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|Volume 12 |Issue 01| January 04, 2013 ||
The Bangladeshi art scene is constantly evolving as it adapts itself to global influences that introduce new and exciting forms of artistic expression, to our aspiring artists. Whenever a new medium of art is discovered, there is great enthusiasm to learn and experiment with it. The beginning of 2013 will bring with it an interesting new prospect, in the form of wax.
Shayema Rahim, a Bangladeshi artist residing in Dallas, Texas for the past fifteen years, has discovered an ingredient, which when added to her paintings, makes them unique and fascinating. “Encaustic is one of the medias that I have learnt about and am still exploring,” says the artist who studied the basics of art at Zia's Art Gallery in Dhaka. “I had a private tutor who was a student of the Fine Arts College in Dhaka. I have also done some workshops at Dallas to learn some new styles and techniques. This technique (Encaustic) was notably used in the Fayum mummy portraits from Egypt around 100-300 AD, in the Blachernitissa and other early icons, as well as in many works of 20th-century American artists, including Jasper Johns and Fernando Leal Audirac.”
Encaustic is done with heated beeswax to which coloured pigments are added. “The liquid/paste is then applied to a surface—usually prepared wood, though canvas and other materials are often used. I used wood panel for all these works. I like this media because it is unique and fun,” explains the artist.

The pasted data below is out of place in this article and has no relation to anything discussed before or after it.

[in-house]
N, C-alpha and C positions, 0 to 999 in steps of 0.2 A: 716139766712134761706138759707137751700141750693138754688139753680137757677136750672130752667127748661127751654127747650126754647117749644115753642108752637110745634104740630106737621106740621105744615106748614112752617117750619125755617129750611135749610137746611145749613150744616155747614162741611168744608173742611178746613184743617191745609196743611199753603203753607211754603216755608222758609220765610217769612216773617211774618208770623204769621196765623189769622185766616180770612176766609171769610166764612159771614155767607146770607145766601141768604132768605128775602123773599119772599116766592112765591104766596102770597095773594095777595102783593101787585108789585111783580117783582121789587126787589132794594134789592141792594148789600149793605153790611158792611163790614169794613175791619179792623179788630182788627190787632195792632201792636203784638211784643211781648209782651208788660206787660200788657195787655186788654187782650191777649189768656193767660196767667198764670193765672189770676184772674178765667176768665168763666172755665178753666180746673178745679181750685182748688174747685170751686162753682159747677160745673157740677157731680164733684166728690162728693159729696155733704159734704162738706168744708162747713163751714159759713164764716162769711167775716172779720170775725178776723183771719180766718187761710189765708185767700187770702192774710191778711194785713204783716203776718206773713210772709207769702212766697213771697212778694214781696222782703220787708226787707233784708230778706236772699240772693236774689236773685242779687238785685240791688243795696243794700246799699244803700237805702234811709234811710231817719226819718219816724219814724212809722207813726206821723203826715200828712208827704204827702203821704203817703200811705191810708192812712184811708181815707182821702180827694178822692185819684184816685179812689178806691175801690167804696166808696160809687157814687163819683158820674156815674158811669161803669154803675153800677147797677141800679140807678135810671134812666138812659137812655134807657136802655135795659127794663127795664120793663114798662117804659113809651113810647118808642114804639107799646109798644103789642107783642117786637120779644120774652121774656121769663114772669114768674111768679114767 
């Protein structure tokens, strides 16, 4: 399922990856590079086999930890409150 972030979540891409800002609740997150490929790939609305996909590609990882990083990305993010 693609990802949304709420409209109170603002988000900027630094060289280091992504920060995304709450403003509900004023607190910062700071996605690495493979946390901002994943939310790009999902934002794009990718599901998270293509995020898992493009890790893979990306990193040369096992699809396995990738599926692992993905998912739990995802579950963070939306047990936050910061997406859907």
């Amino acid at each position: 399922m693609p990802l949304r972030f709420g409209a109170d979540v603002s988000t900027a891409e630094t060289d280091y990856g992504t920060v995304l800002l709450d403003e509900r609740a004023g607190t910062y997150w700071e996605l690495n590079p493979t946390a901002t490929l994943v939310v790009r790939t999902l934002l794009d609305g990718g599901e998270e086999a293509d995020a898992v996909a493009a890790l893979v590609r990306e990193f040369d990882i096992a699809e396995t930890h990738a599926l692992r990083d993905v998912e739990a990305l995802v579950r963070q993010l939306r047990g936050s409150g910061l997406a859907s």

Rahim had never aspired to become an artist, “It just happened. I believe I got my artistic side from my mother, no doubt about that.
I talk with my brush and paints in silence. There were many things in my life that made me unhappy for years and I shared my helpless feelings or frustrations through my canvases, colours and brush strokes.”
Rahim works on still life paintings but enjoys the abstract work more as it allows her to get carried away with her feelings. “My inspiration for my work is mostly my emotions. If I have to name my most favorite painting so far, I will say it is 'I don't look back,' it's done on paper with layers of tissue, acrylic and pastel.
Another of my favourite pieces is 'Enigma One,' in which I used encaustic.”
Rahim has so far exhibited her work in several art shows in Dallas.
“I have done a few exhibitions with Plano Art Association, Alzheimer's Association of Dallas, Texas Women's Caucus for Art (TWC), Autism Association, Dallas Museum of Art Exhibition 2011, Annual Art show at Dallas Encaustic Center, Women's Rights Forum's Exhibition and I have done two magnet art exhibitions in England.”
Her future plan for her career is to take her art to the next level and work for a cause. She aspires to send a message through her paintings to people of all races and ethnicities. “I want to always continue to work for a good cause, like hold fund raising exhibitions for cancer research, and assistance for battered women. It has been on my wish list to hold an exhibition in Dhaka and now that wish will be fulfilled.”
Shayema Rahim will be displaying her work with Encaustic at the Edward M Kennedy Centre in Dhanmondi, Dhaka from the 2nd till the 9th of January 2013. All art enthusiasts are invited to witness an exciting new form of art.
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